Skip to Content

Diphtheria toxoid / haemophilus b conjugate (hboc) vaccine / pertussis, whole cell / tetanus toxoid Disease Interactions

There are 4 disease interactions with diphtheria toxoid / haemophilus b conjugate (hboc) vaccine / pertussis, whole cell / tetanus toxoid:

Major

Vaccination (applies to diphtheria toxoid/haemophilus b conjugate (hboc) vaccine/pertussis, whole cell/tetanus toxoid) infections

Major Potential Hazard, High plausibility. Applicable conditions: Fever, Infection - Bacterial/Fungal/Protozoal/Viral, Fever, Infection - Bacterial/Fungal/Protozoal/Viral, Fever, Infection - Bacterial/Fungal/Protozoal/Viral

Ideally, vaccination should occur when an individual is healthy, thus minimizing the risk of an adverse host reaction and/or vaccine failure. However, a current or recent infection does not necessarily preclude the use of vaccines, depending on the severity of the patient's symptoms and their etiology. Superficial infections and minor acute illnesses such as a mild upper respiratory infection with or without low-grade fever do not contraindicate immunization, particularly if prompt administration of a vaccine is deemed necessary or beneficial. In fact, when vaccines are administered during the course of a minor illness, the risk of adverse events is not increased, and serum antibody response is not often diminished. On the other hand, if fever or symptoms suggest a moderate or severe illness, it is usually appropriate to withhold vaccination until the patient has recovered. In addition to the potential risks already mentioned, evolving signs and symptoms of the illness can sometimes confound the diagnosis of a vaccine reaction if it develops. In the presence of any infection, the decision to administer or withhold/defer immunization should take into consideration the benefits versus the risks to an individual patient.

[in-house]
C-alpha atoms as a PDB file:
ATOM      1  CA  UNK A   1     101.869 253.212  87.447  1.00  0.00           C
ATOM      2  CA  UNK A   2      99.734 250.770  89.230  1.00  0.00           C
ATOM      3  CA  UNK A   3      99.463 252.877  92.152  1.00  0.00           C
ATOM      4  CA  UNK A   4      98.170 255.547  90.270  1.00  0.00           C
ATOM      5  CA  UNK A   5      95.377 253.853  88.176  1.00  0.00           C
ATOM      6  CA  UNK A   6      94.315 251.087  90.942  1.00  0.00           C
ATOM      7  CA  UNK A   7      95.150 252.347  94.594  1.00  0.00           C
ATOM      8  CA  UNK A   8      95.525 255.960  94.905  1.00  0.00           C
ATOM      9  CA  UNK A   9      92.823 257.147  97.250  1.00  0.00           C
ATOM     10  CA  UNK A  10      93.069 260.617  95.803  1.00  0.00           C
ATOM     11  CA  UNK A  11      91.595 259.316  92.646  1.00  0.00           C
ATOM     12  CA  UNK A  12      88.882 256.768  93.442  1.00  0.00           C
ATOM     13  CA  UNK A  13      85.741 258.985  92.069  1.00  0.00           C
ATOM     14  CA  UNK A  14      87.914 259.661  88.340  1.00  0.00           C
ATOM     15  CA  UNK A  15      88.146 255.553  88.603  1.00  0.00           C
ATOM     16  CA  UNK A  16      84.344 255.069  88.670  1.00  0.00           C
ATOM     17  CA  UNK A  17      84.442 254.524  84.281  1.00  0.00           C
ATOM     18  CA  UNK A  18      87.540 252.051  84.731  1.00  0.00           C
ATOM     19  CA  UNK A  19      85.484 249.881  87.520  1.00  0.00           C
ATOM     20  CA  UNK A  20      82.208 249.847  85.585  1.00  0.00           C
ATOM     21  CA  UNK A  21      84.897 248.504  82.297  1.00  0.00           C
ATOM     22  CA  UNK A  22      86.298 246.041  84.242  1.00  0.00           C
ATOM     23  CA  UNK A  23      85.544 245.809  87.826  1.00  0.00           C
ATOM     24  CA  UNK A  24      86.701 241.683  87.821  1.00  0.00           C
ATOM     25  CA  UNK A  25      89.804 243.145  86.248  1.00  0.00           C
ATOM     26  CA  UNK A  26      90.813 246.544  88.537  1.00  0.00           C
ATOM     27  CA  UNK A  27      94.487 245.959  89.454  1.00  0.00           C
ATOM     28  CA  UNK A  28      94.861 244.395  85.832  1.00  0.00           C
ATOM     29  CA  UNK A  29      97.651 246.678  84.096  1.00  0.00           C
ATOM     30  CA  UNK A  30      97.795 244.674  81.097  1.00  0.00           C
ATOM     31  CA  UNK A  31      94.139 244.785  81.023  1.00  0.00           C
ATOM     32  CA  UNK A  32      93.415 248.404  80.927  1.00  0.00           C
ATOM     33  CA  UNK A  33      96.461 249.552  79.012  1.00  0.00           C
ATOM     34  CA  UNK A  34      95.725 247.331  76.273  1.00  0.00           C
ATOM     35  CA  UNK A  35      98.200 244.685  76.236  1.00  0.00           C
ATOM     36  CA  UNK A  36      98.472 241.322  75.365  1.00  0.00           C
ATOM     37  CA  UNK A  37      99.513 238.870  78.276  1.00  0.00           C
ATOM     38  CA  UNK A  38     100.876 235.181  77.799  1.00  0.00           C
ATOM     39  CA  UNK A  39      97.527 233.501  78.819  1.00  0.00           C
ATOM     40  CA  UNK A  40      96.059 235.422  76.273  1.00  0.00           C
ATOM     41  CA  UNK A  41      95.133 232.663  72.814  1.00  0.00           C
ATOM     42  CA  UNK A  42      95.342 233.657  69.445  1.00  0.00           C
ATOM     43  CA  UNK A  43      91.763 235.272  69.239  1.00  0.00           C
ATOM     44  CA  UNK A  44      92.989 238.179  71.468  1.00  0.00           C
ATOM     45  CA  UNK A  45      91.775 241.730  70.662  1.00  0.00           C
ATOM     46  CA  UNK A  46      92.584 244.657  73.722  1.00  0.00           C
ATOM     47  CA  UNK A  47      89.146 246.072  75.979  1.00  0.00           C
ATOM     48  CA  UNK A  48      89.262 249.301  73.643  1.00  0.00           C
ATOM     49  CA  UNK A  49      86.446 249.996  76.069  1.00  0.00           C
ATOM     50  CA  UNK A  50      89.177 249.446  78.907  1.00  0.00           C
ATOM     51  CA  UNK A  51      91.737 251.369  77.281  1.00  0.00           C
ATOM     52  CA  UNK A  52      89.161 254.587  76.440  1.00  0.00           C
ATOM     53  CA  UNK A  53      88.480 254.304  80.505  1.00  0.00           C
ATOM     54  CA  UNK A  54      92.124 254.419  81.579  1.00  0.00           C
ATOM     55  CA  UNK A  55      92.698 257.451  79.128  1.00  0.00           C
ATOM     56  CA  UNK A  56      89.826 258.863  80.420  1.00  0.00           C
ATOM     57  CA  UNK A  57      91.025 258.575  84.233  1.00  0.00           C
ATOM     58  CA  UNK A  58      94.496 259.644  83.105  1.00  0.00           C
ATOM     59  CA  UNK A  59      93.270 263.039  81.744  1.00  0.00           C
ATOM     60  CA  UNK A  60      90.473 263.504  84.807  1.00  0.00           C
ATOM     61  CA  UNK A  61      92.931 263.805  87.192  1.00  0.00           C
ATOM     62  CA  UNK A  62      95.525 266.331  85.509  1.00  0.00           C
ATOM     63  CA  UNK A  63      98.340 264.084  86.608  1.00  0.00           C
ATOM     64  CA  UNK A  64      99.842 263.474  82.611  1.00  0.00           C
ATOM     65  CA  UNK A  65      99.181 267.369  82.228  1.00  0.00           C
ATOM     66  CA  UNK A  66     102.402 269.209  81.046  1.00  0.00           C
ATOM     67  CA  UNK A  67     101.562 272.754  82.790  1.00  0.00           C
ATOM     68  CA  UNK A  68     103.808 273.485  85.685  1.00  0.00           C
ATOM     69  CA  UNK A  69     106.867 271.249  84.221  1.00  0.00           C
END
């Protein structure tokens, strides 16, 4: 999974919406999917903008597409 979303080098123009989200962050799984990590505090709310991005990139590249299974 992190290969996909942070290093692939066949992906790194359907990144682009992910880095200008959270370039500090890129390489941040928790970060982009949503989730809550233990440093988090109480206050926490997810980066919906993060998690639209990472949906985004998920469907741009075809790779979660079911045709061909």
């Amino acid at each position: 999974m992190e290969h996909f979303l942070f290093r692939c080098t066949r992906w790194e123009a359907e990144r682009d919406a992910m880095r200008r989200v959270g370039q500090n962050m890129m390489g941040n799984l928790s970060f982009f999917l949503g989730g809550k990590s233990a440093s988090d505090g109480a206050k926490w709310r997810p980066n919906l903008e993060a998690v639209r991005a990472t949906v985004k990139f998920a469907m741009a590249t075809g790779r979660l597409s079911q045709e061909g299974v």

References

  1. "Product Information. Cholera vaccine (cholera vaccine)." Wyeth-Ayerst Laboratories, Philadelphia, PA.
  2. "Product Information. Pneumovax 23 (pneumococcal vaccine, polyvalent)." Merck & Co, Inc, West Point, PA.
  3. "Product Information. Varivax (varicella virus vaccine live)." Merck & Co, Inc, West Point, PA.
  4. "Product Information. YF-Vax (yellow fever vaccine)." sanofi pasteur, Swiftwater, PA.
  5. "Product Information. Typhim Vi (typhoid vaccine)." Connaught, Swiftwater, PA.
  6. "Product Information. Attenuvax (measles virus vaccine, live, attenuated)." Merck & Co, Inc, West Point, PA.
  7. "Product Information. Meruvax II (rubella virus vaccine, live)." Merck & Co, Inc, West Point, PA.